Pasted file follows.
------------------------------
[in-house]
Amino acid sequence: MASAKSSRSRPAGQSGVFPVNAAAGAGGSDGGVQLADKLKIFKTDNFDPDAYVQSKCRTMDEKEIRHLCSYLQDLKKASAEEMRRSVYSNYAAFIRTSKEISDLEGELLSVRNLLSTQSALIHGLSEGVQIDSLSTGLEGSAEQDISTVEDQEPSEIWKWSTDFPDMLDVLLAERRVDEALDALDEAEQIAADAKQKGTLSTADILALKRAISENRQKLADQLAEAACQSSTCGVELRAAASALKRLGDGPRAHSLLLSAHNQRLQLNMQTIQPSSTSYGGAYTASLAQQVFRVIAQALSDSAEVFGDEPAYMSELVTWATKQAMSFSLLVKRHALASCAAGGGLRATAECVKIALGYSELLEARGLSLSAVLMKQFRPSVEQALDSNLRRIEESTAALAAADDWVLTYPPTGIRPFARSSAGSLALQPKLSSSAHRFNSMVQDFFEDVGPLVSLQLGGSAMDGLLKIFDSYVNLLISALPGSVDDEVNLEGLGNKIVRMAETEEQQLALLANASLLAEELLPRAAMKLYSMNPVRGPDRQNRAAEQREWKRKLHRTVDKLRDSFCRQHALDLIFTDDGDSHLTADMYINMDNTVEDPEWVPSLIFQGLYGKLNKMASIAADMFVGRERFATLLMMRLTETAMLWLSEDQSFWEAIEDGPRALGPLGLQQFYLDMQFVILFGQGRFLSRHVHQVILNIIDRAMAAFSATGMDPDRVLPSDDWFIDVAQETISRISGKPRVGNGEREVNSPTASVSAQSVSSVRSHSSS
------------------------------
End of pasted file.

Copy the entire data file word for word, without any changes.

[in-house]
Amino acid sequence: MASAKSSRSRPAGQSGVFPVNAAAGAGGSDGGVQLADKLKIFKTDNFDPDAYVQSKCRTMDEKEIRHLCSYLQDLKKASAEEMRRSVYSNYAAFIRTSKEISDLEGELLSVRNLLSTQSALIHGLSEGVQIDSLSTGLEGSAEQDISTVEDQEPSEIWKWSTDFPDMLDVLLAERRVDEALDALDEAEQIAADAKQKGTLSTADILALKRAISENRQKLADQLAEAACQSSTCGVELRAAASALKRLGDGPRAHSLLLSAHNQRLQLNMQTIQPSSTSYGGAYTASLAQQVFRVIAQALSDSAEVFGDEPAYMSELVTWATKQAMSFSLLVKRHALASCAAGGGLRATAECVKIALGYSELLEARGLSLSAVLMKQFRPSVEQALDSNLRRIEESTAALAAADDWVLTYPPTGIRPFARSSAGSLALQPKLSSSAHRFNSMVQDFFEDVGPLVSLQLGGSAMDGLLKIFDSYVNLLISALPGSVDDEVNLEGLGNKIVRMAETEEQQLALLANASLLAEELLPRAAMKLYSMNPVRGPDRQNRAAEQREWKRKLHRTVDKLRDSFCRQHALDLIFTDDGDSHLTADMYINMDNTVEDPEWVPSLIFQGLYGKLNKMASIAADMFVGRERFATLLMMRLTETAMLWLSEDQSFWEAIEDGPRALGPLGLQQFYLDMQFVILFGQGRFLSRHVHQVILNIIDRAMAAFSATGMDPDRVLPSDDWFIDVAQETISRISGKPRVGNGEREVNSPTASVSAQSVSSVRSHSSS